The UK has a new Prime Minister, Liz Truss. She’s someone who’s shifted her views many times in her life. She was a Liberal Democrat, but then became a Conservative. She once called for the abolition of the Monarchy, but now supports it. She was a supporter of Britain remaining in the EU, but now backs Brexit.
She’s had a number of roles in government since being elected in 2010, serving under all three of the previous Conservative Prime Minsters: most recently as the Foreign Secretary under Boris Johnson. Despite being a strong supporter of Johnson, she now says she wants to reverse a number of his key policies. In February, just before the Russian invasion of Ukraine, she referred to the Baltic nations of Estonia, Latvia and Lithuania as being “across the Black Sea,” and said she’d never recognize Russian sovereignty over Rostov and Voronezh, two regions in Russia.
Truss has a very awkward and weird speaking style, evidenced by this piece of film, but will no doubt undergo a transformation under the guidance of her advisors and trainers in the next few months, as she settles into her new role. She’s already been practising lowering the pitch of her voice, in emulation of her model, Margaret Thatcher. Her main policy promise is that she’ll lower taxes to stimulate growth. This is a perennial Conservative promise. Tax cuts, of course, favor the rich. If you’re so poor that you lie below the tax threshold, then lower taxes won’t make any difference. Truss says that she considers it fair to give more money to the wealthy.
"Of course, there are some people who don't pay tax at all," she said. "But to look at everything through the lens of redistribution I believe is wrong because what I'm about is about growing the economy and growing the economy benefits everybody." Growth in the UK currently stands at less than one percent, while her reforms, she says, will stimulate the economy, increasing that growth level to 2.5 percent.
The idea that growth is a necessity is a mainstay of economic thinking. According to conventional wisdom, growth is an increase of wealth driven by an increase in the quantity or quality of goods and services on offer to the consumer. What this usually means is an increase in productivity, that is, making less workers do more work to produce more goods for less money. Growth is usually paid for by the workers, while the benefits tend to go to the shareholders. This is redistribution, but in the reverse direction, from the poor to the rich.
Liz Truss’ ascension to the Tory Party leadership, and the highest office in government, isn’t the only news coming out of Britain at the moment. We’re also in the midst of a cost of living crisis, brought about by increasing fuel costs, while, at the same time, there’s been a wave of strikes, initially lead by railway workers, but quickly followed by barristers, refuse workers, postal workers, telecommunications workers and port workers, with teachers, doctors, nurses and firefighters also threatening industrial action. There’s talk of a general strike, something we haven’t seen in the UK since 1926.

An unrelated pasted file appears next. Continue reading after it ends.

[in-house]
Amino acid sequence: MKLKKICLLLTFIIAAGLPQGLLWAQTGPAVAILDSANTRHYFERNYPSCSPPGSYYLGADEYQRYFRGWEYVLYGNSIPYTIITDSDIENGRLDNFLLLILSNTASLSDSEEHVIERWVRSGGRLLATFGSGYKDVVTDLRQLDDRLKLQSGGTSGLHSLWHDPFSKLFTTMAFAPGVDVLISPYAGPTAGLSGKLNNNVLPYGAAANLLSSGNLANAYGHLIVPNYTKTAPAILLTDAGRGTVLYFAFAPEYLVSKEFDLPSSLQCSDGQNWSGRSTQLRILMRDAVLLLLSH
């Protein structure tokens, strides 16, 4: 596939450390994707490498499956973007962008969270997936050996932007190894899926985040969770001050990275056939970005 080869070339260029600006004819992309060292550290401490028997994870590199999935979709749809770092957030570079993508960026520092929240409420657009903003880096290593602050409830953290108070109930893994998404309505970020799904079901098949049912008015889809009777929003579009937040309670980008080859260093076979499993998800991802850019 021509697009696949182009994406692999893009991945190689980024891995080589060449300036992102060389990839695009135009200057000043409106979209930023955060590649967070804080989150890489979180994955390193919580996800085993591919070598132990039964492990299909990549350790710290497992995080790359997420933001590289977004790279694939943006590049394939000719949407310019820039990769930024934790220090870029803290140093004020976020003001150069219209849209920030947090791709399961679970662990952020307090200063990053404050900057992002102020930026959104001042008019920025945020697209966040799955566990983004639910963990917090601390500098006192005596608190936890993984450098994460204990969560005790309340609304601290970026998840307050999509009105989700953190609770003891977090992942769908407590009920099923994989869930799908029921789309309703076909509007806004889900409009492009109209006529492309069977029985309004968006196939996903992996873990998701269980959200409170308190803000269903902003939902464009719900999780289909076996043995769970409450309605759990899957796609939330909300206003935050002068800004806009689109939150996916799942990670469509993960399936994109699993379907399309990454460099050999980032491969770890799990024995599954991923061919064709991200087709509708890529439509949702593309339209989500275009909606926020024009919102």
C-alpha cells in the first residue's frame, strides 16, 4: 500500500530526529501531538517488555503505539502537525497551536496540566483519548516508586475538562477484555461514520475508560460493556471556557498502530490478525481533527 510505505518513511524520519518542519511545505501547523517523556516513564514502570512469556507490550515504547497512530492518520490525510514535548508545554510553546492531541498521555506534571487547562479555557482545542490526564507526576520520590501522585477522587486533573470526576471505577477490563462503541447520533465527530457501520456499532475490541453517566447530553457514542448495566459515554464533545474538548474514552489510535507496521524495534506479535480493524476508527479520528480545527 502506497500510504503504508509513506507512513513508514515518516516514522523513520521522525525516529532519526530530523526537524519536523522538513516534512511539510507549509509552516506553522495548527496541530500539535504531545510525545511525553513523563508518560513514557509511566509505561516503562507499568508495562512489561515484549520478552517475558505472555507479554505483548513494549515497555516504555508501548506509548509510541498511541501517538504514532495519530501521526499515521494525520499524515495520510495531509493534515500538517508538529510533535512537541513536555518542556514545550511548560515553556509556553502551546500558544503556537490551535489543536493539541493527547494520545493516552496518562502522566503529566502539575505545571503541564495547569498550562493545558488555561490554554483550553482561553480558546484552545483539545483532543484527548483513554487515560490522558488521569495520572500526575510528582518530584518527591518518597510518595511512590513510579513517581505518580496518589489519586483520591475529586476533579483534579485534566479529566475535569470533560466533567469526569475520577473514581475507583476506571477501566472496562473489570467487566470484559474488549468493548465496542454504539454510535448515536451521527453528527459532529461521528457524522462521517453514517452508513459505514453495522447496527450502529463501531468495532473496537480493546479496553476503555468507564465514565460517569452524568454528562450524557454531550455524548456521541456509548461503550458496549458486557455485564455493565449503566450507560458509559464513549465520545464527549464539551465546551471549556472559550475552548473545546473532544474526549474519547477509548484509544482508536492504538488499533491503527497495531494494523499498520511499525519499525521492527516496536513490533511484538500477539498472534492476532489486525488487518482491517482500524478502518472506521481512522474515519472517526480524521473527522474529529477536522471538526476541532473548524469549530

The unexpected spokesman for all this is Mick Lynch, head of the RMT union, who’s been a ubiquitous figure on our screens since the strikes began in June this year. He has an amused, detached, unflappable approach to interviews, which usually means that he comes out on top, with broadcasters ending up looking foolish when they ask ridiculous questions. One example was when one well known TV anchor asked if he was a Marxist. The look on Lynch’s face is a picture. “Richard, you do come up with the most remarkable twaddle,” he says, smiling broadly in wry disbelief. In a response to another question about the effect of strike action on the general public, he said, “What is the answer? Do we pray, or play tiddlywinks, or have a sponsored silence? What is there for working people to do if they’re not organised?” Despite the inconvenience of the strikes, a recent poll found that only 18 percent of people opposed them.
In a speech to his members at King’s Cross station Lynch said a few words that have become the rallying cry for many people: “Profit has never been higher. We’ve never had so many billionaires in this society. The super rich are getting richer and richer, year after year, but workers are getting poorer year on year. And what do we say? We refuse to be poor anymore.”
That’s the phrase that is echoing around Britain right now: “We refuse to be poor anymore.” This concern for redistribution is echoed by Labour MP Barry Gardiner: “What we see in the country at the moment, all this talk... about growth. No it’s not about growth. It’s about distribution. It’s about making sure that people are treated fairly, that they’re treated equally, and at the moment they’re not.”
Growth is necessary only as long as we have a parasite class extracting wealth for themselves and taking it out of circulation. This is why redistribution matters. If you give workers a pay rise they’ll spend it. They will buy a new settee, or treats for the kids. They’ll go out for a meal or take a holiday. They’ll invest in a new kitchen. The money will go round and round, stimulating the economy, creating more work, and more jobs. Everyone will be happier. If you give tax cuts to the rich, on the other hand, they’ll squirrel it away off-shore, where it will sit quietly in a bank account and do nothing. There’s only so many yachts a billionaire can buy, while the need for goods and services by the general population is unending.
Liz Truss has just been voted in as Prime Minister by the only group that matters to her: the Tory Party. She received 81,326 votes. More than 40 million people are registered to vote in the UK, which means that Truss has been elected to lead this country by 0.00203315% of the electorate.
Who says we live in a democracy?